I put the question mark in the title of this post because I haven’t seen Italy. I’ve seen a few bits of the country, but if I go back, it won’t be to hang out in Rome, because I’ve done that (love the pizza) but rather to see other stuff. The Amalfi coast, Milano, Venizia, and more of the rest of the country. Italy is a beautiful country, based on what I’ve seen so far. And it’s the place where geniuses like Leonardo DaVinci plied their trade. You have to love any place that could generate so much genius. Heck, even the Romans were excellent engineers, as you can tell by noting that some of their constructions are still in daily use. Yes, they have needed repairs over the centuries, but they still fulfil their intended function. The aqueduct that brings water to the Trevi and other fountains, for example. Or the Pantheon, which was a great temple to all of the gods, and has served as a cathedral for the past sixteen hundred years. It’s a few meters down to the original ground level, but that only adds to the charm. The building sits in it’s own sort of pit, as it were. And today the sexiest cars on the planet are designed and produced in Italy. They are in fact impractically attractive, but those who can afford to collect quarter-million dollar automobiles love them. And of course there are those little Fiats that are everywhere around Las Vegas if not he whole country. Sort of an Italian version of the German Smart Car, only it sells better. In America, that is. In Rome we saw a lot more Smart Cars than Fiats, so that’s something to consider when thinking about Europeans, I guess.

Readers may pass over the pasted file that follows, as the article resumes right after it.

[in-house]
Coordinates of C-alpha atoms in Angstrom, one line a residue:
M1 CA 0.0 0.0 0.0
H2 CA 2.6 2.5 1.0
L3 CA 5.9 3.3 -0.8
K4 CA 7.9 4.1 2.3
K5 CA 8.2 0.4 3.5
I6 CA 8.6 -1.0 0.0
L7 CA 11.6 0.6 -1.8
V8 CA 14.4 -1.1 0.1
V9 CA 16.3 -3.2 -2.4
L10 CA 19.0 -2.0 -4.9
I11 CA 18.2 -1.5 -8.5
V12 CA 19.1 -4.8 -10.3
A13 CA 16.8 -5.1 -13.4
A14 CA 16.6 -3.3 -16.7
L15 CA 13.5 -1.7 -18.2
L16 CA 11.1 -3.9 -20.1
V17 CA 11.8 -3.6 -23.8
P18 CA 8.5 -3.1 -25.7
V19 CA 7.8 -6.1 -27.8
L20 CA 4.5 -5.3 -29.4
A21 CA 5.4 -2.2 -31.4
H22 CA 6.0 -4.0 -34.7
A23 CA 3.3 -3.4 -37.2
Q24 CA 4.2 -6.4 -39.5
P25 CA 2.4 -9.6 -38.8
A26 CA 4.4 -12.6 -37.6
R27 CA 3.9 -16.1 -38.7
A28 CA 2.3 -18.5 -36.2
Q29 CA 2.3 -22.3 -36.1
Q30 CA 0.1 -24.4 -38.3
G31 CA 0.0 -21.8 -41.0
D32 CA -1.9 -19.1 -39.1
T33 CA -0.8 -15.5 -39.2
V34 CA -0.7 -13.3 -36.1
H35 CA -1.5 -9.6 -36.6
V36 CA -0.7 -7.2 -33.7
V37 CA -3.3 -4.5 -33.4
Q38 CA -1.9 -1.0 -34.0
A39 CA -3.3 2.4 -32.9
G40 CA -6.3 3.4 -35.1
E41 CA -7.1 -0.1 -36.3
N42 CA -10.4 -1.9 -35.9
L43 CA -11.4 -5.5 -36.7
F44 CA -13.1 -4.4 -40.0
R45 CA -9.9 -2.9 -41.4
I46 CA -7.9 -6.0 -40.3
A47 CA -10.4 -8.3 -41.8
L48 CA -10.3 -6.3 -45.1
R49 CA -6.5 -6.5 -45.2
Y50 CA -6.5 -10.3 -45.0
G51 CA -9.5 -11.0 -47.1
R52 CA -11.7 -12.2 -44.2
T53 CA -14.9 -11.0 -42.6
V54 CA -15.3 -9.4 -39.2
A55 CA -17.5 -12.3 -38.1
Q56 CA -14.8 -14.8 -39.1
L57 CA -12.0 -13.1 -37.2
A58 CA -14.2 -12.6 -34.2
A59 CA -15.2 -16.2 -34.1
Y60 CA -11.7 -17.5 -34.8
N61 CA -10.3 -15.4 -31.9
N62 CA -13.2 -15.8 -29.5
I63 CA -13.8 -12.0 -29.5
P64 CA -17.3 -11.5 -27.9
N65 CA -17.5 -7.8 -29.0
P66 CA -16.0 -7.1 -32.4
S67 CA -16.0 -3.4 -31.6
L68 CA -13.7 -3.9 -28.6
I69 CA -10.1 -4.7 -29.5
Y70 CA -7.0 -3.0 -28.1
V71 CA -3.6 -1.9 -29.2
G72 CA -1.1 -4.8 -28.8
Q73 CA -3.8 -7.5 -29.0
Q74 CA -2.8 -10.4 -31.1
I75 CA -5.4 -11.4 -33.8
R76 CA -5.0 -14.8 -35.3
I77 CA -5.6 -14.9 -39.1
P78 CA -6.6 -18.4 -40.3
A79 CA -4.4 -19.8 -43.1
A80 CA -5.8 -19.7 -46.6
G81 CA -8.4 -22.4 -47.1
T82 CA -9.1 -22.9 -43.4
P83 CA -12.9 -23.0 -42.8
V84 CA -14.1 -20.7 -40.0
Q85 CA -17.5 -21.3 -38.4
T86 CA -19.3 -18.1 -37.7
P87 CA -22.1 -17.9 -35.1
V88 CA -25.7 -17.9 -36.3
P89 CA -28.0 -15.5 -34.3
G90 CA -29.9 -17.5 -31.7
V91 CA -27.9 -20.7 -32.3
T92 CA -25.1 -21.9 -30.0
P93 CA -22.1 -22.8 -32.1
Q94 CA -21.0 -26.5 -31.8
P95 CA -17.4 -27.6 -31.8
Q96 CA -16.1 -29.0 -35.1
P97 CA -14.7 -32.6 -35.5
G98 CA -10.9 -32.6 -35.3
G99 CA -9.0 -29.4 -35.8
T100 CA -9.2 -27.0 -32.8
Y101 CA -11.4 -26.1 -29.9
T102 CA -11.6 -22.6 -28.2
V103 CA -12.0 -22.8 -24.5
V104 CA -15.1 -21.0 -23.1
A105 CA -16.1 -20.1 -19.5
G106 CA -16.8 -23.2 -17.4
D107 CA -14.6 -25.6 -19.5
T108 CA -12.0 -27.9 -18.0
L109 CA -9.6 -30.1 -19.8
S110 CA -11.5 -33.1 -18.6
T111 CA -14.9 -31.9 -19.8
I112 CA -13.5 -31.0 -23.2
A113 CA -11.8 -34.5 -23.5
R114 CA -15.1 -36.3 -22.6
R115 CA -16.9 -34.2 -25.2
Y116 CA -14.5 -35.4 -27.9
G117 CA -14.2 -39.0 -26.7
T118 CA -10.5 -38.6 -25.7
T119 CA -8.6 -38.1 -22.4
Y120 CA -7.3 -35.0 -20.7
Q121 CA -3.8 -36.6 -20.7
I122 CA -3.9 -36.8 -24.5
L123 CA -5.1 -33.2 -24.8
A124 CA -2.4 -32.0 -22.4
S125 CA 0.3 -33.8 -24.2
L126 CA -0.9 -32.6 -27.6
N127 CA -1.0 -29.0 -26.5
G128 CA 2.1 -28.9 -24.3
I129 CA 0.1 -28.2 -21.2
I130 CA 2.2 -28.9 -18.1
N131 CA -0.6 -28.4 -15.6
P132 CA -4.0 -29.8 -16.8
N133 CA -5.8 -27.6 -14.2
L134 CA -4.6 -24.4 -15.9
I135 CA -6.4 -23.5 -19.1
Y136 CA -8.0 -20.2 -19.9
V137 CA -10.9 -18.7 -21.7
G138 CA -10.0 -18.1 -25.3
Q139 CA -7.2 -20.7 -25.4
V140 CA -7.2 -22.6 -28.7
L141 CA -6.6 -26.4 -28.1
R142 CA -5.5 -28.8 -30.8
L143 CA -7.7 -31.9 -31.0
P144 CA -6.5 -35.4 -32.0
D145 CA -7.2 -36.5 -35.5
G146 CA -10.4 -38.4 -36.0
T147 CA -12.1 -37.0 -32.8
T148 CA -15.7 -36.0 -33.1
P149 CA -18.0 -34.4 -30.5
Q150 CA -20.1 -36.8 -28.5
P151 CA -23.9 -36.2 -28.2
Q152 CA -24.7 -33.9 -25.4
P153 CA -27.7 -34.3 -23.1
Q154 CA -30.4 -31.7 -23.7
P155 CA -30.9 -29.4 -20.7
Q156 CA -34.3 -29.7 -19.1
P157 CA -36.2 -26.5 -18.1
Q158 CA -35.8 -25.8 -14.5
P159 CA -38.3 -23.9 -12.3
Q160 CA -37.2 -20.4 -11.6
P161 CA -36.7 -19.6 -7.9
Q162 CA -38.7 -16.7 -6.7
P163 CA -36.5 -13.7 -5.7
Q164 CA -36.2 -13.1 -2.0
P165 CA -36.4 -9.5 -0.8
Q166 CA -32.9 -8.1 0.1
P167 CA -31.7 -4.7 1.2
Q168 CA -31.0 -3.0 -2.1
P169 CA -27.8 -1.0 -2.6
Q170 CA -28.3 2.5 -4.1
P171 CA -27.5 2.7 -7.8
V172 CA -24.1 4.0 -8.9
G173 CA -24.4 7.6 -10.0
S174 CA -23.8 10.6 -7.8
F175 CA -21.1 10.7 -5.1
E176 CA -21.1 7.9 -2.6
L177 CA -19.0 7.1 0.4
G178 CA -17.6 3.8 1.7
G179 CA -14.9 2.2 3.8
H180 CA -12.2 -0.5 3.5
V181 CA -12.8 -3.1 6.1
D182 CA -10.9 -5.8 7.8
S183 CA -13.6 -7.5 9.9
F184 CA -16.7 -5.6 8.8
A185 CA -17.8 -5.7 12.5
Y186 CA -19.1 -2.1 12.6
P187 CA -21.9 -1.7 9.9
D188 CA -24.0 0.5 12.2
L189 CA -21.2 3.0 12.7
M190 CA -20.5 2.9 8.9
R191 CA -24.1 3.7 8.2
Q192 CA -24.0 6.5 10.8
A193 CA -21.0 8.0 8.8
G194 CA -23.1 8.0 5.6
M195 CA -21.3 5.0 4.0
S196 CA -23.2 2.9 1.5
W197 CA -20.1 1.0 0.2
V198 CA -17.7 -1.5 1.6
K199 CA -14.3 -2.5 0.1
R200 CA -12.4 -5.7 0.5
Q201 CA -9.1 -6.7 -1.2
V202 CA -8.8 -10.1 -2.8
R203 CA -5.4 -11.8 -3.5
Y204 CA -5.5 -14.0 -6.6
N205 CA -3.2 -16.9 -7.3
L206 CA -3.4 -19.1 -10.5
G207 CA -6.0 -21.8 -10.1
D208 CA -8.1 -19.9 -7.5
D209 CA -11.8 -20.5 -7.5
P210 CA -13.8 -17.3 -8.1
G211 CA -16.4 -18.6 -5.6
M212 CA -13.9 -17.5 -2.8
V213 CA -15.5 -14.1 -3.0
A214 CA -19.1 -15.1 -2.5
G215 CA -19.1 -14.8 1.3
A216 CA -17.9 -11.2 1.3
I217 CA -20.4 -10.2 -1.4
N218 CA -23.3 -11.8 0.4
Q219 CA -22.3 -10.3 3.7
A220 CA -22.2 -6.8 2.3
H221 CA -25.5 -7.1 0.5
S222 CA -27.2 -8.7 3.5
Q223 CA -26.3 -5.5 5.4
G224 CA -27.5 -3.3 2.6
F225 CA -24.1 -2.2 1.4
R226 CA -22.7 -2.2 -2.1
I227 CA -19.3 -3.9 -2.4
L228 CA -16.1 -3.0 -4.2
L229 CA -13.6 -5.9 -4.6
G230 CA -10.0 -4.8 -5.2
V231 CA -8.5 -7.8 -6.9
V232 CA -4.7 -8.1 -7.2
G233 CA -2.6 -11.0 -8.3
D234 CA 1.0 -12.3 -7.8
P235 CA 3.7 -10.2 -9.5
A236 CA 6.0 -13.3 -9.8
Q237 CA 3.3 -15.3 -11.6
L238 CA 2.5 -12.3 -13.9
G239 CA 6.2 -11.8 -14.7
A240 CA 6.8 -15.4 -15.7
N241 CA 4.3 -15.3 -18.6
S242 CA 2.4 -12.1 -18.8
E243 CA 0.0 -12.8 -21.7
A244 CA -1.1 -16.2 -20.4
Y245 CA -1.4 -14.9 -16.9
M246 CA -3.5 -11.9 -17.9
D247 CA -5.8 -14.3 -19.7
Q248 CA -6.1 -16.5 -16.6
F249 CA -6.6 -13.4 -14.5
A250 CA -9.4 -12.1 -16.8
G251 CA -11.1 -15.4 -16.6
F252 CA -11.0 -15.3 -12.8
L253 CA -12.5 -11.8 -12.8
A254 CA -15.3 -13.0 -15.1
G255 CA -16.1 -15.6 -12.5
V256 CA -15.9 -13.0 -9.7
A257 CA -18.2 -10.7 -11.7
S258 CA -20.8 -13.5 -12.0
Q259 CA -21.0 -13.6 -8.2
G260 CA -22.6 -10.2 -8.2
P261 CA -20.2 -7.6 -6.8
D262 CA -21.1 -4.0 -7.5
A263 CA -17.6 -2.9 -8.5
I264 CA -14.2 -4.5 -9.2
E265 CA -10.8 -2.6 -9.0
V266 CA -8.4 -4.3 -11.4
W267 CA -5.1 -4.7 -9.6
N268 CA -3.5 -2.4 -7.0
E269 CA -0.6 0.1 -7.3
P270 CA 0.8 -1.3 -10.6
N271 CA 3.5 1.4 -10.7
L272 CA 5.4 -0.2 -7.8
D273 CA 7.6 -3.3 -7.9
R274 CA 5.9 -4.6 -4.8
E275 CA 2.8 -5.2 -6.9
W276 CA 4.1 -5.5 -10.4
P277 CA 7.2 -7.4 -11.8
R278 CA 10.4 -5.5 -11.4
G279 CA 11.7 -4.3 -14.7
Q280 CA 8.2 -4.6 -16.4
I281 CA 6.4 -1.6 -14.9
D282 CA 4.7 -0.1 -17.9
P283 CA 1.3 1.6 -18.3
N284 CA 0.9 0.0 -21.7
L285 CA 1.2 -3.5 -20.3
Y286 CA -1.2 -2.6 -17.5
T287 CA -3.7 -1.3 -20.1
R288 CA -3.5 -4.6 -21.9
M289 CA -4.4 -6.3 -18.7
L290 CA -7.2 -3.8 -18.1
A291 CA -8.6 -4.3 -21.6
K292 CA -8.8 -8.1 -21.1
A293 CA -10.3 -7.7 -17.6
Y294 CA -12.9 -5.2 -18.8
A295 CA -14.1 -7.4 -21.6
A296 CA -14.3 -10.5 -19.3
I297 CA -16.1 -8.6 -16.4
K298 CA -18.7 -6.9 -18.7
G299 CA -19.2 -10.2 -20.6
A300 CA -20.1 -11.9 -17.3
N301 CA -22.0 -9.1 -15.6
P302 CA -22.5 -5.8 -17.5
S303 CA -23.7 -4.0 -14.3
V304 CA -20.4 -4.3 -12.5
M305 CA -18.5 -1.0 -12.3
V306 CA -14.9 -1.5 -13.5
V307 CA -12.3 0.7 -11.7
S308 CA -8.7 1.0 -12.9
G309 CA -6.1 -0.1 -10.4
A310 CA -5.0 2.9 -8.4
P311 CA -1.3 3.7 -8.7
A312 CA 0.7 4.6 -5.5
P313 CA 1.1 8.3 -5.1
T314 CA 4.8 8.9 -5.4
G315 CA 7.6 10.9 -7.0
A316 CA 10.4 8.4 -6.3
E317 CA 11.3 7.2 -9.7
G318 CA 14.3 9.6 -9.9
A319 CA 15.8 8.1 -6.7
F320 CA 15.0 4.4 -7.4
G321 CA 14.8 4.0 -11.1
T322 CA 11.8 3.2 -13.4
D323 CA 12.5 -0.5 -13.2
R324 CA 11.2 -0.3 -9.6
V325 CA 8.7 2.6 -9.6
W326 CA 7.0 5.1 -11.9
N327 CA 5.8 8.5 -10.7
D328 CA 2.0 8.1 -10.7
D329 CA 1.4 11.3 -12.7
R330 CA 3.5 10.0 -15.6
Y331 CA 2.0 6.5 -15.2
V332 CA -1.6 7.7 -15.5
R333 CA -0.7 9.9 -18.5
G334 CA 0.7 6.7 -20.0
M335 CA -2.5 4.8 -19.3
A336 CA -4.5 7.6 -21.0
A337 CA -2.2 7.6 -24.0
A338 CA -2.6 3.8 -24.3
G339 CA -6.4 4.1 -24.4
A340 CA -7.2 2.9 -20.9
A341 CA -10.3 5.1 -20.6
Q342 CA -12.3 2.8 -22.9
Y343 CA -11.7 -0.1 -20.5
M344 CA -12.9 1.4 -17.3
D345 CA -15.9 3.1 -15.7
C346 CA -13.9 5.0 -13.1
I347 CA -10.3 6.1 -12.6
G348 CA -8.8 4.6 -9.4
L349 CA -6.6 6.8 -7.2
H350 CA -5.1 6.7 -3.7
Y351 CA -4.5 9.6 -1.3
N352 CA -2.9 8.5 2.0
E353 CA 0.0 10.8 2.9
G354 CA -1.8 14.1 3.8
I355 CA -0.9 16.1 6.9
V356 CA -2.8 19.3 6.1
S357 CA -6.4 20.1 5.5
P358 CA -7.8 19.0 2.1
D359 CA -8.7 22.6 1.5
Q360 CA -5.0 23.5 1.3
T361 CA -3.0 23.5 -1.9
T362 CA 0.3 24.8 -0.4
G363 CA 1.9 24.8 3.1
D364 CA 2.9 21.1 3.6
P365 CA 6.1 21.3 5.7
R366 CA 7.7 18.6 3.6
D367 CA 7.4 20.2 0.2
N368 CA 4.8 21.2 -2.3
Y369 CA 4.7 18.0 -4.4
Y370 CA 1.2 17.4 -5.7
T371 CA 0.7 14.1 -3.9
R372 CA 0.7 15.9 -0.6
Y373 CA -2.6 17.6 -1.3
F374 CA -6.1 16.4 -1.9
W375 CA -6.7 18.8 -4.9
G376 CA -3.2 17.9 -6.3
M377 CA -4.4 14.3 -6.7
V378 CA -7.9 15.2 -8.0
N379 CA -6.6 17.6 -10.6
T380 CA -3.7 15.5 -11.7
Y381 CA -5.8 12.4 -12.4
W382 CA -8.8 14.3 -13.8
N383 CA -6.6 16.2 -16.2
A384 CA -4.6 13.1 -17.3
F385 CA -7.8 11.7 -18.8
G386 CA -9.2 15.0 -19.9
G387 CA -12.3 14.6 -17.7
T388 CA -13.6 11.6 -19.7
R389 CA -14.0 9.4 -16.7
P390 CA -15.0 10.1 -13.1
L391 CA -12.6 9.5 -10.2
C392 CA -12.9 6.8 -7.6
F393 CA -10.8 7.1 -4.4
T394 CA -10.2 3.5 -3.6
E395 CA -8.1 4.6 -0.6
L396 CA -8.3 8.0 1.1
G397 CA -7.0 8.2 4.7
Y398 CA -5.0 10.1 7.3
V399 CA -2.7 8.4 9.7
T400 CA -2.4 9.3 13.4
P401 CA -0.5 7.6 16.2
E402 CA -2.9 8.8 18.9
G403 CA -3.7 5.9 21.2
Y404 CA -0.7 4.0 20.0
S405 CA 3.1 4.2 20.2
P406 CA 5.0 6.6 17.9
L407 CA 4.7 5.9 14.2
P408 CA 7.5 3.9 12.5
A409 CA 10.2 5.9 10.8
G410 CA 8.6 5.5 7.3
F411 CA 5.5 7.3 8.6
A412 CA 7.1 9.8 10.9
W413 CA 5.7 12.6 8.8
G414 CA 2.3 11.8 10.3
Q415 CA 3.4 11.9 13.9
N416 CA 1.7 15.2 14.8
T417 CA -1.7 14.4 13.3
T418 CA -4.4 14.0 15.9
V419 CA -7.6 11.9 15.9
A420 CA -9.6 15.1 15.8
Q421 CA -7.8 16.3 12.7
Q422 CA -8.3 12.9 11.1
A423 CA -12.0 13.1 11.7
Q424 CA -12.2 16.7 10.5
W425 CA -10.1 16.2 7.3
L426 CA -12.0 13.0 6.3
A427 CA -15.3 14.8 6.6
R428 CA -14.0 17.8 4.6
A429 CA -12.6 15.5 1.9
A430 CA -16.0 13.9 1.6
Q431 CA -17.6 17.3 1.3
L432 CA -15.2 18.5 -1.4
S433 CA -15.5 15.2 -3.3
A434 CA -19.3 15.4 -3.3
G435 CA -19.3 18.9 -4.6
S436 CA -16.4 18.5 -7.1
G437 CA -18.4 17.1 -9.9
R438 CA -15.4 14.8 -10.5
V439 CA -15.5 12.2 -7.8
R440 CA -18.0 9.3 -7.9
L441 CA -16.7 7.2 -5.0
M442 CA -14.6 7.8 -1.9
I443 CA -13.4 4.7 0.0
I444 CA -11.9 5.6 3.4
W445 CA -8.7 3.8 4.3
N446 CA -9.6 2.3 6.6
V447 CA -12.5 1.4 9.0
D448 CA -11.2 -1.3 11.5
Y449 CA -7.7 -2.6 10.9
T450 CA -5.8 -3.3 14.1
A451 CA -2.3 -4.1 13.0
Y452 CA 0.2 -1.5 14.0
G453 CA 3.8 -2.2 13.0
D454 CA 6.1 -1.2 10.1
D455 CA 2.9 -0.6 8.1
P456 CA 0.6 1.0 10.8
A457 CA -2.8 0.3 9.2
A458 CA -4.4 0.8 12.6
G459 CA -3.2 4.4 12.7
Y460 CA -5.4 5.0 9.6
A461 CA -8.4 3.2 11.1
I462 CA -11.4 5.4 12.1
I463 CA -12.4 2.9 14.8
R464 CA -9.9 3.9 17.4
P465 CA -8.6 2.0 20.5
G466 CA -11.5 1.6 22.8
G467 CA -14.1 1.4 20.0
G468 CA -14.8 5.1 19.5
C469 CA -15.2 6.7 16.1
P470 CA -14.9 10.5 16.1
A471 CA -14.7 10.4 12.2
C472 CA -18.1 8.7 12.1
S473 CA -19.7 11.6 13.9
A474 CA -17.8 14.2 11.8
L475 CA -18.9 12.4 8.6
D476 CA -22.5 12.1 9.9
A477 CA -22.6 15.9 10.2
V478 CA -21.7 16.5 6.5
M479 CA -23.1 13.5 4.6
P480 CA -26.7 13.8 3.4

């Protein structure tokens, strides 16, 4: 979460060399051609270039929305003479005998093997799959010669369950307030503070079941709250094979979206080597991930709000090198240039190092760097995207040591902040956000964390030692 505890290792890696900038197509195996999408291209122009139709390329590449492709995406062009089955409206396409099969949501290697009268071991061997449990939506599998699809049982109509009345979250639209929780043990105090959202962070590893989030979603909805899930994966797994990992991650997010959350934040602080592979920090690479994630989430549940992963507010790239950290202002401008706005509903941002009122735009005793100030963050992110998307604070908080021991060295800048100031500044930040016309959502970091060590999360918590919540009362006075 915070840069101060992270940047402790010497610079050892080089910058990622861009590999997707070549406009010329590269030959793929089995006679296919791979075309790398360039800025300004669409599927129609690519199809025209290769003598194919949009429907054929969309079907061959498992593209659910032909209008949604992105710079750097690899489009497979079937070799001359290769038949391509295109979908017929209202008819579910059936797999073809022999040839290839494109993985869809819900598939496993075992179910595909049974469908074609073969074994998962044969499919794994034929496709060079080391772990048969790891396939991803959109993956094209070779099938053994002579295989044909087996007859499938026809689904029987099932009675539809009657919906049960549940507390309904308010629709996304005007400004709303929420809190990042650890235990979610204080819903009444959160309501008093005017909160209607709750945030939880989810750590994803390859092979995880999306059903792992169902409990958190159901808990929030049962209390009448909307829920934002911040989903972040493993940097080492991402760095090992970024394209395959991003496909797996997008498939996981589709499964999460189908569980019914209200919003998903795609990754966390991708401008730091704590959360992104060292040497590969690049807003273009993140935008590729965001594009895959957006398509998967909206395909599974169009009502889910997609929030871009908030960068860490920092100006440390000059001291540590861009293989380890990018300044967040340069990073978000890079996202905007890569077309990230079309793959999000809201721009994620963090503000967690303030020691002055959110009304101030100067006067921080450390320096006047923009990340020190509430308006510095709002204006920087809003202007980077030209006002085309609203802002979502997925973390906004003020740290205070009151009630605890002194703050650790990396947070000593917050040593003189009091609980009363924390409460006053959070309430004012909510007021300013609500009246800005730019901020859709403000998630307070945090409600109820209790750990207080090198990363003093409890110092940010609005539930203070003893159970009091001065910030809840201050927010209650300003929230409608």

Parking in Rome looks easy on the surface. You just find a spot where you won’t get run over by a truck (lorry, my Brit friends) and walk away. In truth, the problem is severe, because Italians are starting to fall in love with Automobiles almost the way Americans did in the mid-twentieth century. Sure, they’re not Buick Electras, but if they were, only two people per block could have a car. Traffic into and out of the city during weekday rush hours is intense, and slow, and enough to make me move to the city or get a job in the ‘burbs. But that’s me. A lot of people prefer to do it another way and commute. In Europe, the well off portions of a city are frequently right smack in the center, and the poorer folk often are confined to suburbs. That seems odd to an American, but it’s happening here, too. “Gentrification” is decried near and far, but the richer folk insist on moving in, forcing the poorer folk further out. So it goes.

Italian Food? Photo by Tami Cowden
Italian Food? Photo by Tami Cowden